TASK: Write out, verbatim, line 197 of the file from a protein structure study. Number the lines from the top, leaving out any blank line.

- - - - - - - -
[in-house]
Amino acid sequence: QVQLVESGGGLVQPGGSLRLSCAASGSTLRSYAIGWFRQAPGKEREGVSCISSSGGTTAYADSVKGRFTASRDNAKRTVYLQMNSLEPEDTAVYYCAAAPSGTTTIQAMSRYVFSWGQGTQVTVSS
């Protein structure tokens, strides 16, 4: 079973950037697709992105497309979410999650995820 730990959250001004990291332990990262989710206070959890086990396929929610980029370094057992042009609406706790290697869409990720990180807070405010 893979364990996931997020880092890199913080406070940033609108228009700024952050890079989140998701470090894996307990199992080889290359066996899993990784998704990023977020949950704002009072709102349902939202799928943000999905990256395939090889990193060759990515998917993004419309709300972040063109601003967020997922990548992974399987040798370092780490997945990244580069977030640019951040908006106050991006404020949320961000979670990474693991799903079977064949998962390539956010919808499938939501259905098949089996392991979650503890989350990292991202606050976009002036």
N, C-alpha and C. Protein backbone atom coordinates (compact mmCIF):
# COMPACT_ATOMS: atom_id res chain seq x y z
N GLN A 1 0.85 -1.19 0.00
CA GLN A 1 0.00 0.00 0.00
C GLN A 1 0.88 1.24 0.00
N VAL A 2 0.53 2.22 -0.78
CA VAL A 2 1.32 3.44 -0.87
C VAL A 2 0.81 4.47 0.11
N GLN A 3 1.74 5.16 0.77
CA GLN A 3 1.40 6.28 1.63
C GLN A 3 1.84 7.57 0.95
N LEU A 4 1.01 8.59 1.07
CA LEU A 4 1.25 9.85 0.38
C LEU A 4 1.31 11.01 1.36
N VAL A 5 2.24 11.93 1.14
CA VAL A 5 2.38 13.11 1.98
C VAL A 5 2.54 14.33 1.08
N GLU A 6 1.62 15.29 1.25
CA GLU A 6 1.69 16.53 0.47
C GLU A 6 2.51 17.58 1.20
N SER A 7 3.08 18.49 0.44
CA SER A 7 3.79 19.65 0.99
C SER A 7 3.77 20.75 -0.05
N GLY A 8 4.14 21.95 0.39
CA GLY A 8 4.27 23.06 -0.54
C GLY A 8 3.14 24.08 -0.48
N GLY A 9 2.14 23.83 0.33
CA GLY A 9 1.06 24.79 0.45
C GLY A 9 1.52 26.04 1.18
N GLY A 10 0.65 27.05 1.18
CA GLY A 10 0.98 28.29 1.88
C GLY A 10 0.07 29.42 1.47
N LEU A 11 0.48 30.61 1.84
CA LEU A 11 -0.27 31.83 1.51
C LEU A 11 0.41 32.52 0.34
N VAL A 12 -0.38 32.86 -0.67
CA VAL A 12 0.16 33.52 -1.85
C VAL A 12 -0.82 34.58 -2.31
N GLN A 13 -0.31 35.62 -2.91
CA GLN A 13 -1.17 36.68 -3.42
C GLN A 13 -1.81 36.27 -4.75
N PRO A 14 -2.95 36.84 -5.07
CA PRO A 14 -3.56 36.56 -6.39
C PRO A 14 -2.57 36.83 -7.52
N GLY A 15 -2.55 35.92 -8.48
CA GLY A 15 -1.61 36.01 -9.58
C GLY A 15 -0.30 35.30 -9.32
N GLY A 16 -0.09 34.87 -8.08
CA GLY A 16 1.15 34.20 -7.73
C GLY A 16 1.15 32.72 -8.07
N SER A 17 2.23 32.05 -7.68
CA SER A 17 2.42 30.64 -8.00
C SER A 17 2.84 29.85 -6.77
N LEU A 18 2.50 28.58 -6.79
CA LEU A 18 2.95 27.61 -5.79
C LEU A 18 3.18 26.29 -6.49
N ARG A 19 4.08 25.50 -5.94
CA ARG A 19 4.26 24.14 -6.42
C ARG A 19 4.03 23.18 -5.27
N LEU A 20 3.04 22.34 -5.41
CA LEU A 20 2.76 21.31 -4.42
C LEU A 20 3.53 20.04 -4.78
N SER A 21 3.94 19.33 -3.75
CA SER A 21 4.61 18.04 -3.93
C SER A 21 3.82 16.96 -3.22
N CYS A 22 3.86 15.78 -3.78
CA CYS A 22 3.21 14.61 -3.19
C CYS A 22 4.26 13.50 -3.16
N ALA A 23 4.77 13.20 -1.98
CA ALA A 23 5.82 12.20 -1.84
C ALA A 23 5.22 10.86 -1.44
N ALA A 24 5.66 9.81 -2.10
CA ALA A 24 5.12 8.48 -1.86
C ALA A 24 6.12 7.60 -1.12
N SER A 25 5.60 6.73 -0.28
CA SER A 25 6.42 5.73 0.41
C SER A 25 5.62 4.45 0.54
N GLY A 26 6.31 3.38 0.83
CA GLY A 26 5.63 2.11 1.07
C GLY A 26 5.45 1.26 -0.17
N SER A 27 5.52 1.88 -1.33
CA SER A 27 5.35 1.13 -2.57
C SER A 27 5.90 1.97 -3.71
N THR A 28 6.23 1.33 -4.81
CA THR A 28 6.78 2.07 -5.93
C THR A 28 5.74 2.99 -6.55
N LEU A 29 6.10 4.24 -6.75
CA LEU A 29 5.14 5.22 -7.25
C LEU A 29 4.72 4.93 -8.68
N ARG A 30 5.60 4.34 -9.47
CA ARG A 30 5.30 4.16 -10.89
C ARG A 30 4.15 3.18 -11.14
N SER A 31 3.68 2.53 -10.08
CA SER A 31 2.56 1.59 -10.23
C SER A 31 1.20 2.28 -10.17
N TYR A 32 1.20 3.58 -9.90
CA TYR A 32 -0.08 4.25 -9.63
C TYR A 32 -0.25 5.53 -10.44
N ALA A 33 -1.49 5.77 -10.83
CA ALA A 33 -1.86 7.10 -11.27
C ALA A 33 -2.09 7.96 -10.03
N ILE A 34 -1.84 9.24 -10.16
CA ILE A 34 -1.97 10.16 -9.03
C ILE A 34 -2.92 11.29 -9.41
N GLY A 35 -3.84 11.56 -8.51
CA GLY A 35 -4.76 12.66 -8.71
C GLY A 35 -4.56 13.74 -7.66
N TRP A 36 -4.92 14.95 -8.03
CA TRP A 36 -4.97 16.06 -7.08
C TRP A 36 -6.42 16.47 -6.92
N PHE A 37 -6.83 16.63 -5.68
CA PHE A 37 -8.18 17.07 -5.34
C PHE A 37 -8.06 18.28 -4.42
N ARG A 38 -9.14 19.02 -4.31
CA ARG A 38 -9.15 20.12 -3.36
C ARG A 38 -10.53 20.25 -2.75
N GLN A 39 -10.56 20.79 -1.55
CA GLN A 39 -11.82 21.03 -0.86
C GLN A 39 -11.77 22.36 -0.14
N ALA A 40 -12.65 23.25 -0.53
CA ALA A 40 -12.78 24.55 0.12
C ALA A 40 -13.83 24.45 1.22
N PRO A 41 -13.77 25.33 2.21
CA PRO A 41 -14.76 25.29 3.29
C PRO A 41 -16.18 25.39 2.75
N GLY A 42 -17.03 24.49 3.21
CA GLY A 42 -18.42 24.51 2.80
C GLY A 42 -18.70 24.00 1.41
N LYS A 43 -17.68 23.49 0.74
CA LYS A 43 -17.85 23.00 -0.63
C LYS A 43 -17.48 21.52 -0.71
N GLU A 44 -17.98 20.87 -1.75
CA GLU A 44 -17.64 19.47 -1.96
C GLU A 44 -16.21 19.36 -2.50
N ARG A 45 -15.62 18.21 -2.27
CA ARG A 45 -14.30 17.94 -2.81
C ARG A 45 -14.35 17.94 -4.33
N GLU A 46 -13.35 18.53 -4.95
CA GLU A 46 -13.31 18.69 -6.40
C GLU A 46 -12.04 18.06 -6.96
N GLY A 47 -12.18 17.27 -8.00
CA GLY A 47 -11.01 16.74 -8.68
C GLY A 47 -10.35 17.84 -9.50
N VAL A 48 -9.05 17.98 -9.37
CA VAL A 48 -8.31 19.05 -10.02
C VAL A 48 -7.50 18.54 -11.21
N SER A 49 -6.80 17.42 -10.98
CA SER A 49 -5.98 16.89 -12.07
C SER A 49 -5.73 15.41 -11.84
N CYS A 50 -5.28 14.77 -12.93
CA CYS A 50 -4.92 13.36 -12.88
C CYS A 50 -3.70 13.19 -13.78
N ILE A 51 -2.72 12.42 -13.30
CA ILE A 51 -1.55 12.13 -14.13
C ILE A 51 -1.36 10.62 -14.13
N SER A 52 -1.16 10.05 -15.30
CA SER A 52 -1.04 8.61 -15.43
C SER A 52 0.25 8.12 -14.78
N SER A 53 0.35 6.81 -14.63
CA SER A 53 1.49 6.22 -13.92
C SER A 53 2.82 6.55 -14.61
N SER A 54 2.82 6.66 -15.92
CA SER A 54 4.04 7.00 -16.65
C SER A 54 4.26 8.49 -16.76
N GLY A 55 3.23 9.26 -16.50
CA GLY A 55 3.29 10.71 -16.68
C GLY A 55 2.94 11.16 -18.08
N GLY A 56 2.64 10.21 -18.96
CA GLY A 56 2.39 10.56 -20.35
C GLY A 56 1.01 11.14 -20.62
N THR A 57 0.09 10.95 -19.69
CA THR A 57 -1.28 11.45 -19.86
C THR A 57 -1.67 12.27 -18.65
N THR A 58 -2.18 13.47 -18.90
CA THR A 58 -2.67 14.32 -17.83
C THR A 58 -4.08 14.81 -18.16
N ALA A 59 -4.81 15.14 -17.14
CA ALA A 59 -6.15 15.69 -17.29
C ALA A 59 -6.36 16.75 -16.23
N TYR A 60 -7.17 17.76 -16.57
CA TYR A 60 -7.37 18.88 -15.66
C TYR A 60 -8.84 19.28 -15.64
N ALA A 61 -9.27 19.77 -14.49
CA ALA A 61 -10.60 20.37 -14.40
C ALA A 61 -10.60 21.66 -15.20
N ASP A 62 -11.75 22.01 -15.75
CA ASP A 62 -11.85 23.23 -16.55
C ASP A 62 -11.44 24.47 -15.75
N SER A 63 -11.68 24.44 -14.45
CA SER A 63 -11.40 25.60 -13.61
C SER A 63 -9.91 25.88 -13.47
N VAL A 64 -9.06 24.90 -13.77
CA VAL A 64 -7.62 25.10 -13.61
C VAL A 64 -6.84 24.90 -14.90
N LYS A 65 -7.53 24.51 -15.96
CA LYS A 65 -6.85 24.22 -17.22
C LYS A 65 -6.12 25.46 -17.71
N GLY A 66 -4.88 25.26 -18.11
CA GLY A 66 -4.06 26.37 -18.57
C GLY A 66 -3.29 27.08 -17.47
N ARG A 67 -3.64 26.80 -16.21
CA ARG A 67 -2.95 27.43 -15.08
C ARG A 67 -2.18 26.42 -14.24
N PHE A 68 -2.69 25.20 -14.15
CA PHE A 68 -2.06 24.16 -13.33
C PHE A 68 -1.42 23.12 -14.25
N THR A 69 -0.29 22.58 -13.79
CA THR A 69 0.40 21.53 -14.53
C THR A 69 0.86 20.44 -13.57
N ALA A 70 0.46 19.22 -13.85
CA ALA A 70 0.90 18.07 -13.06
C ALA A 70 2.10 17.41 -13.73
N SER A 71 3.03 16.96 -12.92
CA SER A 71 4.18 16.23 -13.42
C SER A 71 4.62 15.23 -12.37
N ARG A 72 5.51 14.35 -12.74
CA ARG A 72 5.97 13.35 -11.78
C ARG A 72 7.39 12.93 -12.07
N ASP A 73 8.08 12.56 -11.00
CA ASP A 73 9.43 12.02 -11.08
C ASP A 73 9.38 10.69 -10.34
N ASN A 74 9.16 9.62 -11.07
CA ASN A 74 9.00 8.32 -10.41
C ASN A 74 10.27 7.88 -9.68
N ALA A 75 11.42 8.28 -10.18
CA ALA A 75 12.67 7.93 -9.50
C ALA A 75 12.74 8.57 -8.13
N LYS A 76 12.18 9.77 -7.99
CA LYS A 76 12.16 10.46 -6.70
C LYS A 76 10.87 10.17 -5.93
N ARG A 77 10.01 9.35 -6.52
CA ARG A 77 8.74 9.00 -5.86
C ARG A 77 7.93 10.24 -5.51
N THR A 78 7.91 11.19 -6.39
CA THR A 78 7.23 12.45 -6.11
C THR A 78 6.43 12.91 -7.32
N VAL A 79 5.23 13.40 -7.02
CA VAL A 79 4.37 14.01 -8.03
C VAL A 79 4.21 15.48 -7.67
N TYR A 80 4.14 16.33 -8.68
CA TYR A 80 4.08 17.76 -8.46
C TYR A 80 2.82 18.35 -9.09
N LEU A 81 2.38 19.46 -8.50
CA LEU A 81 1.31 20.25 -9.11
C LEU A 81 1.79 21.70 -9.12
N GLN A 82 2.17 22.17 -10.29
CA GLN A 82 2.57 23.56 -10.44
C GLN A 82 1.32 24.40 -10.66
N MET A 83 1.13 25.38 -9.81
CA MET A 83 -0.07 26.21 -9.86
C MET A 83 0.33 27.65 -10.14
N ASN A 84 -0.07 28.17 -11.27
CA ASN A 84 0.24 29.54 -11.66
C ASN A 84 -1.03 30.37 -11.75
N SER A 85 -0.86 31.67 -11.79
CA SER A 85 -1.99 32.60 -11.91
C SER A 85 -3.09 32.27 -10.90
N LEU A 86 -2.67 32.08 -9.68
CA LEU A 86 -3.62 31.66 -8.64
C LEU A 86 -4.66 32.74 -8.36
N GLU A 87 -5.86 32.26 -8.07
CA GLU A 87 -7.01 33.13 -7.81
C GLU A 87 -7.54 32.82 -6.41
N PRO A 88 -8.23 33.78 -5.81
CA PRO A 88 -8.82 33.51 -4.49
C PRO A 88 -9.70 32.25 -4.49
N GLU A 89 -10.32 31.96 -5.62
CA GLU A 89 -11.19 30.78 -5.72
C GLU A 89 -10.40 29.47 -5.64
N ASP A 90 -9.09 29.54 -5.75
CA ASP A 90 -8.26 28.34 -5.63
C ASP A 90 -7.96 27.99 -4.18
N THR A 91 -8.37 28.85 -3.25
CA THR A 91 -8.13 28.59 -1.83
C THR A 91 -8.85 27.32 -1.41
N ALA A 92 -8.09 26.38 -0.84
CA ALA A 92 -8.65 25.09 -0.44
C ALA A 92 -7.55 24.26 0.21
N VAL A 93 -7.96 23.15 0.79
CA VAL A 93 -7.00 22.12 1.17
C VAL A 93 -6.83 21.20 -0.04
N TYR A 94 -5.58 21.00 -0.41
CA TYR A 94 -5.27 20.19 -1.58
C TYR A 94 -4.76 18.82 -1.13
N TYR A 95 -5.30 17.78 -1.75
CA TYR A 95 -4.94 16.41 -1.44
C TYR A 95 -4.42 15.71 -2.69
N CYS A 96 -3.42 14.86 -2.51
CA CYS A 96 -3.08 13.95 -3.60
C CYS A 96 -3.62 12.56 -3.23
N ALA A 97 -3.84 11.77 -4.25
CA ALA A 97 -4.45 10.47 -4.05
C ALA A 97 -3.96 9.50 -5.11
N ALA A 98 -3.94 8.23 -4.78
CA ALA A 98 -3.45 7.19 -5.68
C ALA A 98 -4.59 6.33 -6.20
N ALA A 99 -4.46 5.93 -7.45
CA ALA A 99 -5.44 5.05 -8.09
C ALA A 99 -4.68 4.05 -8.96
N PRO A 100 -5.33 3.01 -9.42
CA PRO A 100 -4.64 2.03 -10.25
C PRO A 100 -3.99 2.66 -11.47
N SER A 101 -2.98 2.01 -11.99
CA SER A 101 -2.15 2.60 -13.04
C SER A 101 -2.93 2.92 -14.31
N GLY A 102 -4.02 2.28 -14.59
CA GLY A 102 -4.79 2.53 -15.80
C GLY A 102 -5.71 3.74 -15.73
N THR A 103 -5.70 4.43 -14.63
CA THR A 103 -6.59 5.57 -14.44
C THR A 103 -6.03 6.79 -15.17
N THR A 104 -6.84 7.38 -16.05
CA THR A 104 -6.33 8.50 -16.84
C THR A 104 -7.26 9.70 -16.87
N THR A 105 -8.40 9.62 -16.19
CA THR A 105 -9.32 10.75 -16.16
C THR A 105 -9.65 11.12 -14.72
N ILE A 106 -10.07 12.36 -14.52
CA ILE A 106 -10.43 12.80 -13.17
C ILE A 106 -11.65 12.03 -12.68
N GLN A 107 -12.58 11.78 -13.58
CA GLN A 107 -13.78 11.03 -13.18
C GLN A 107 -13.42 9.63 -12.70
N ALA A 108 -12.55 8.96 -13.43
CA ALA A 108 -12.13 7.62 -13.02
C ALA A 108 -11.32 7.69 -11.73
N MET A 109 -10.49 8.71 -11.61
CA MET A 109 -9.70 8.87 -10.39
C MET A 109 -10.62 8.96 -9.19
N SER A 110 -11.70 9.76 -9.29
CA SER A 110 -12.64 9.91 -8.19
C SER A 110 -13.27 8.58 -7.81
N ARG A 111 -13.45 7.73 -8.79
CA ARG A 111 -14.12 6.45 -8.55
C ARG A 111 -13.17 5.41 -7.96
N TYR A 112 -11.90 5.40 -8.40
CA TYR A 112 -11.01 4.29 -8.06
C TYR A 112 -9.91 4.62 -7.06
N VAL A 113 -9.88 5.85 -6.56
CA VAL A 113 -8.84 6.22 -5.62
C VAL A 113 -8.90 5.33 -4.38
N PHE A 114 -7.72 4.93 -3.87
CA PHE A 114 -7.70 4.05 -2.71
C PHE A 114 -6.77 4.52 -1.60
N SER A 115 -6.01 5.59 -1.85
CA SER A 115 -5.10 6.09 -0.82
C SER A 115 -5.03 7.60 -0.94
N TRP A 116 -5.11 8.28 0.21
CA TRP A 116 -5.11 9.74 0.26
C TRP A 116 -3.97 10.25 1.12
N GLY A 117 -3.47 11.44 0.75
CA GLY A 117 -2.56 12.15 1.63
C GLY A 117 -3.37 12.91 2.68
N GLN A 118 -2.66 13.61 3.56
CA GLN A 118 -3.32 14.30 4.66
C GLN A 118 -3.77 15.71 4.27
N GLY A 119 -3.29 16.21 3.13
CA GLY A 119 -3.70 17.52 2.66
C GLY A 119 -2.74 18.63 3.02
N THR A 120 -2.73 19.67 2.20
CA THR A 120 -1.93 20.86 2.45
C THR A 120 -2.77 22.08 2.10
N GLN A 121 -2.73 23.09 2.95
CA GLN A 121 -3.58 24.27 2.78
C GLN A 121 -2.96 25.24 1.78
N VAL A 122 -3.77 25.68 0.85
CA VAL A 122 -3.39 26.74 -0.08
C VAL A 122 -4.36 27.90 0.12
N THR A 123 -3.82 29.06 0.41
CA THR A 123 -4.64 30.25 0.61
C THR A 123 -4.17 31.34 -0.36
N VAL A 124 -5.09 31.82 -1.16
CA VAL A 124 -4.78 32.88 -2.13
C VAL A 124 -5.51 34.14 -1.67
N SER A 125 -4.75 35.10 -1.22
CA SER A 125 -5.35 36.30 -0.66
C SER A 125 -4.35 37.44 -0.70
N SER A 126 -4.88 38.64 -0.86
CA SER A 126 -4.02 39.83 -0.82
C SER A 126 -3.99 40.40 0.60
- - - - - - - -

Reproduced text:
C VAL A 64 -6.84 24.90 -14.90